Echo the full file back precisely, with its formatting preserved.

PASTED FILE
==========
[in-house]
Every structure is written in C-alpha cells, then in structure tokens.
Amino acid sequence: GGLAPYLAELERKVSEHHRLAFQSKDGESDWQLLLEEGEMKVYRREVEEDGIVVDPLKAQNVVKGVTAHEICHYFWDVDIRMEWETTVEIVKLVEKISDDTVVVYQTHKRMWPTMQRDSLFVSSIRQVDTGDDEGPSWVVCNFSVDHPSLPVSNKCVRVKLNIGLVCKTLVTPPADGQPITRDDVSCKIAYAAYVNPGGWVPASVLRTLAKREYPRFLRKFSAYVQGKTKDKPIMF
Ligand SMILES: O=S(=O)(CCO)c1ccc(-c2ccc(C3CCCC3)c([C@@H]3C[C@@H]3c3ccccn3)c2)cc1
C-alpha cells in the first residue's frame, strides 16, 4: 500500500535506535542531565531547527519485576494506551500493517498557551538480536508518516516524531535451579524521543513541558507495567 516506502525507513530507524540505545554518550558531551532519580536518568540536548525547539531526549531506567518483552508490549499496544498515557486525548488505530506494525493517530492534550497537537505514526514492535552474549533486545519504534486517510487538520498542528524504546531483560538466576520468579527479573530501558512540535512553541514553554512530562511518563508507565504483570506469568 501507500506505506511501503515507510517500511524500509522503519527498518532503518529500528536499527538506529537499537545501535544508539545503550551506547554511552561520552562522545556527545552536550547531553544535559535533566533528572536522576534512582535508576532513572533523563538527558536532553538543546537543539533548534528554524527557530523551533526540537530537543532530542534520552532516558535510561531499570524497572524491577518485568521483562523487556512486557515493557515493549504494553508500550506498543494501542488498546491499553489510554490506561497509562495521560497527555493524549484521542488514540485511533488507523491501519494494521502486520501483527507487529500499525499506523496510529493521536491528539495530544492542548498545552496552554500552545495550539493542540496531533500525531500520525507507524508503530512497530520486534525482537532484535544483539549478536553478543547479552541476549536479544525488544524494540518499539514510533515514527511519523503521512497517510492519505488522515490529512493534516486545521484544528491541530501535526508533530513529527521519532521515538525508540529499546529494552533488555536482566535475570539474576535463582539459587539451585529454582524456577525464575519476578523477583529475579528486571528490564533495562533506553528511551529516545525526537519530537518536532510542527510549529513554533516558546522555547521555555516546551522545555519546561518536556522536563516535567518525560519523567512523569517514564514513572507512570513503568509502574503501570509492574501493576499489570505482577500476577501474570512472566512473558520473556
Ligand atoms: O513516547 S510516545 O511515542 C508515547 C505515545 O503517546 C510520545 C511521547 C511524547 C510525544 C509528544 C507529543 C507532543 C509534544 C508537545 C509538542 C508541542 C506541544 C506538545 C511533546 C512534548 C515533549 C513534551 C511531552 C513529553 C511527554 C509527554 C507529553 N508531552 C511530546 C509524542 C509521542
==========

[in-house]
Every structure is written in C-alpha cells, then in structure tokens.
Amino acid sequence: GGLAPYLAELERKVSEHHRLAFQSKDGESDWQLLLEEGEMKVYRREVEEDGIVVDPLKAQNVVKGVTAHEICHYFWDVDIRMEWETTVEIVKLVEKISDDTVVVYQTHKRMWPTMQRDSLFVSSIRQVDTGDDEGPSWVVCNFSVDHPSLPVSNKCVRVKLNIGLVCKTLVTPPADGQPITRDDVSCKIAYAAYVNPGGWVPASVLRTLAKREYPRFLRKFSAYVQGKTKDKPIMF
Ligand SMILES: O=S(=O)(CCO)c1ccc(-c2ccc(C3CCCC3)c([C@@H]3C[C@@H]3c3ccccn3)c2)cc1
C-alpha cells in the first residue's frame, strides 16, 4: 500500500535506535542531565531547527519485576494506551500493517498557551538480536508518516516524531535451579524521543513541558507495567 516506502525507513530507524540505545554518550558531551532519580536518568540536548525547539531526549531506567518483552508490549499496544498515557486525548488505530506494525493517530492534550497537537505514526514492535552474549533486545519504534486517510487538520498542528524504546531483560538466576520468579527479573530501558512540535512553541514553554512530562511518563508507565504483570506469568 501507500506505506511501503515507510517500511524500509522503519527498518532503518529500528536499527538506529537499537545501535544508539545503550551506547554511552561520552562522545556527545552536550547531553544535559535533566533528572536522576534512582535508576532513572533523563538527558536532553538543546537543539533548534528554524527557530523551533526540537530537543532530542534520552532516558535510561531499570524497572524491577518485568521483562523487556512486557515493557515493549504494553508500550506498543494501542488498546491499553489510554490506561497509562495521560497527555493524549484521542488514540485511533488507523491501519494494521502486520501483527507487529500499525499506523496510529493521536491528539495530544492542548498545552496552554500552545495550539493542540496531533500525531500520525507507524508503530512497530520486534525482537532484535544483539549478536553478543547479552541476549536479544525488544524494540518499539514510533515514527511519523503521512497517510492519505488522515490529512493534516486545521484544528491541530501535526508533530513529527521519532521515538525508540529499546529494552533488555536482566535475570539474576535463582539459587539451585529454582524456577525464575519476578523477583529475579528486571528490564533495562533506553528511551529516545525526537519530537518536532510542527510549529513554533516558546522555547521555555516546551522545555519546561518536556522536563516535567518525560519523567512523569517514564514513572507512570513503568509502574503501570509492574501493576499489570505482577500476577501474570512472566512473558520473556
Ligand atoms: O513516547 S510516545 O511515542 C508515547 C505515545 O503517546 C510520545 C511521547 C511524547 C510525544 C509528544 C507529543 C507532543 C509534544 C508537545 C509538542 C508541542 C506541544 C506538545 C511533546 C512534548 C515533549 C513534551 C511531552 C513529553 C511527554 C509527554 C507529553 N508531552 C511530546 C509524542 C509521542